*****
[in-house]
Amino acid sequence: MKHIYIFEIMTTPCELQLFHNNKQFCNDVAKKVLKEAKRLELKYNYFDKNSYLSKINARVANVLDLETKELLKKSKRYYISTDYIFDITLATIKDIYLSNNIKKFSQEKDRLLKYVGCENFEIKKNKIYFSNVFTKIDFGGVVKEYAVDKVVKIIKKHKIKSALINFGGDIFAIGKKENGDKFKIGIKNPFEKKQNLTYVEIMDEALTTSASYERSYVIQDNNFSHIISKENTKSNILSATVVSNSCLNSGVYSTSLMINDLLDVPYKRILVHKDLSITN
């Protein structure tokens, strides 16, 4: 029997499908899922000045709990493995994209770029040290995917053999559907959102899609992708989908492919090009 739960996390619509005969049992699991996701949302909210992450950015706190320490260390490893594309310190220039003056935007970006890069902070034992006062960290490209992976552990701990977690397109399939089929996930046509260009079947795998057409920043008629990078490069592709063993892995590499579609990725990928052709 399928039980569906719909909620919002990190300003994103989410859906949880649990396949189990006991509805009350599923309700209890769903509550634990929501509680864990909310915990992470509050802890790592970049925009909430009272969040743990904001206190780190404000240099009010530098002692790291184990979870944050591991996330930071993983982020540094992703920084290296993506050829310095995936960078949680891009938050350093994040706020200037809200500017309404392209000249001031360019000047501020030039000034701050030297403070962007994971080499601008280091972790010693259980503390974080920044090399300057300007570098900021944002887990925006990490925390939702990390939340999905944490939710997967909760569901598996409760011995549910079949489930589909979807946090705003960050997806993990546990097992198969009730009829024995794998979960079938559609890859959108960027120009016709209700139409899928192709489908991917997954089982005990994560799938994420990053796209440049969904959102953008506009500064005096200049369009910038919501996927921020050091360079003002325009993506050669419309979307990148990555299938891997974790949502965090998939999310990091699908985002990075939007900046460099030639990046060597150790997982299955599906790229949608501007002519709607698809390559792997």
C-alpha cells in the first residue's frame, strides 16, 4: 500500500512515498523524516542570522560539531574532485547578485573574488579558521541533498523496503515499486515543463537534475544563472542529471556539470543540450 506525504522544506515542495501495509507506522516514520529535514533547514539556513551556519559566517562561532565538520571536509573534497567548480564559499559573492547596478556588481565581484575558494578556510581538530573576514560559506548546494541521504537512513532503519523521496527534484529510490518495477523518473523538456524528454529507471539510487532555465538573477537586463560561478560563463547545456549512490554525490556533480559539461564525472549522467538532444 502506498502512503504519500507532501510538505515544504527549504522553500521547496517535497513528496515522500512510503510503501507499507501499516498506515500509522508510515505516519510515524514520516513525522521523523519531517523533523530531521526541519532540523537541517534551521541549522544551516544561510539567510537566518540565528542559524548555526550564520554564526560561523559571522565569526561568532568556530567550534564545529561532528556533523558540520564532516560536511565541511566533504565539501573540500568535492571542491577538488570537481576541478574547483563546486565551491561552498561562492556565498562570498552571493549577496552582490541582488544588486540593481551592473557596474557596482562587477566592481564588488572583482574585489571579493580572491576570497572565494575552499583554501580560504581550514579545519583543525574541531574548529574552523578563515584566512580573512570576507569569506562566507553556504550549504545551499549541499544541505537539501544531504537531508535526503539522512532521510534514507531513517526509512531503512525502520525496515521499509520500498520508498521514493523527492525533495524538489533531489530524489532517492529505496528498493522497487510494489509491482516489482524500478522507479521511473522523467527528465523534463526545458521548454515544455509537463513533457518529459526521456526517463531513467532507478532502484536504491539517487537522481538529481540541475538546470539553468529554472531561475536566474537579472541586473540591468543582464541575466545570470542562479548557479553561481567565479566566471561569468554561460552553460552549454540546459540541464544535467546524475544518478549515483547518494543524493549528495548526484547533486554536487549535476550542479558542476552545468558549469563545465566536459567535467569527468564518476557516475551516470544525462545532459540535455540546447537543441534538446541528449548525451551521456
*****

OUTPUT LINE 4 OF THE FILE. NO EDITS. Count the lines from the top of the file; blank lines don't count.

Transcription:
C-alpha cells in the first residue's frame, strides 16, 4: 500500500512515498523524516542570522560539531574532485547578485573574488579558521541533498523496503515499486515543463537534475544563472542529471556539470543540450 506525504522544506515542495501495509507506522516514520529535514533547514539556513551556519559566517562561532565538520571536509573534497567548480564559499559573492547596478556588481565581484575558494578556510581538530573576514560559506548546494541521504537512513532503519523521496527534484529510490518495477523518473523538456524528454529507471539510487532555465538573477537586463560561478560563463547545456549512490554525490556533480559539461564525472549522467538532444 502506498502512503504519500507532501510538505515544504527549504522553500521547496517535497513528496515522500512510503510503501507499507501499516498506515500509522508510515505516519510515524514520516513525522521523523519531517523533523530531521526541519532540523537541517534551521541549522544551516544561510539567510537566518540565528542559524548555526550564520554564526560561523559571522565569526561568532568556530567550534564545529561532528556533523558540520564532516560536511565541511566533504565539501573540500568535492571542491577538488570537481576541478574547483563546486565551491561552498561562492556565498562570498552571493549577496552582490541582488544588486540593481551592473557596474557596482562587477566592481564588488572583482574585489571579493580572491576570497572565494575552499583554501580560504581550514579545519583543525574541531574548529574552523578563515584566512580573512570576507569569506562566507553556504550549504545551499549541499544541505537539501544531504537531508535526503539522512532521510534514507531513517526509512531503512525502520525496515521499509520500498520508498521514493523527492525533495524538489533531489530524489532517492529505496528498493522497487510494489509491482516489482524500478522507479521511473522523467527528465523534463526545458521548454515544455509537463513533457518529459526521456526517463531513467532507478532502484536504491539517487537522481538529481540541475538546470539553468529554472531561475536566474537579472541586473540591468543582464541575466545570470542562479548557479553561481567565479566566471561569468554561460552553460552549454540546459540541464544535467546524475544518478549515483547518494543524493549528495548526484547533486554536487549535476550542479558542476552545468558549469563545465566536459567535467569527468564518476557516475551516470544525462545532459540535455540546447537543441534538446541528449548525451551521456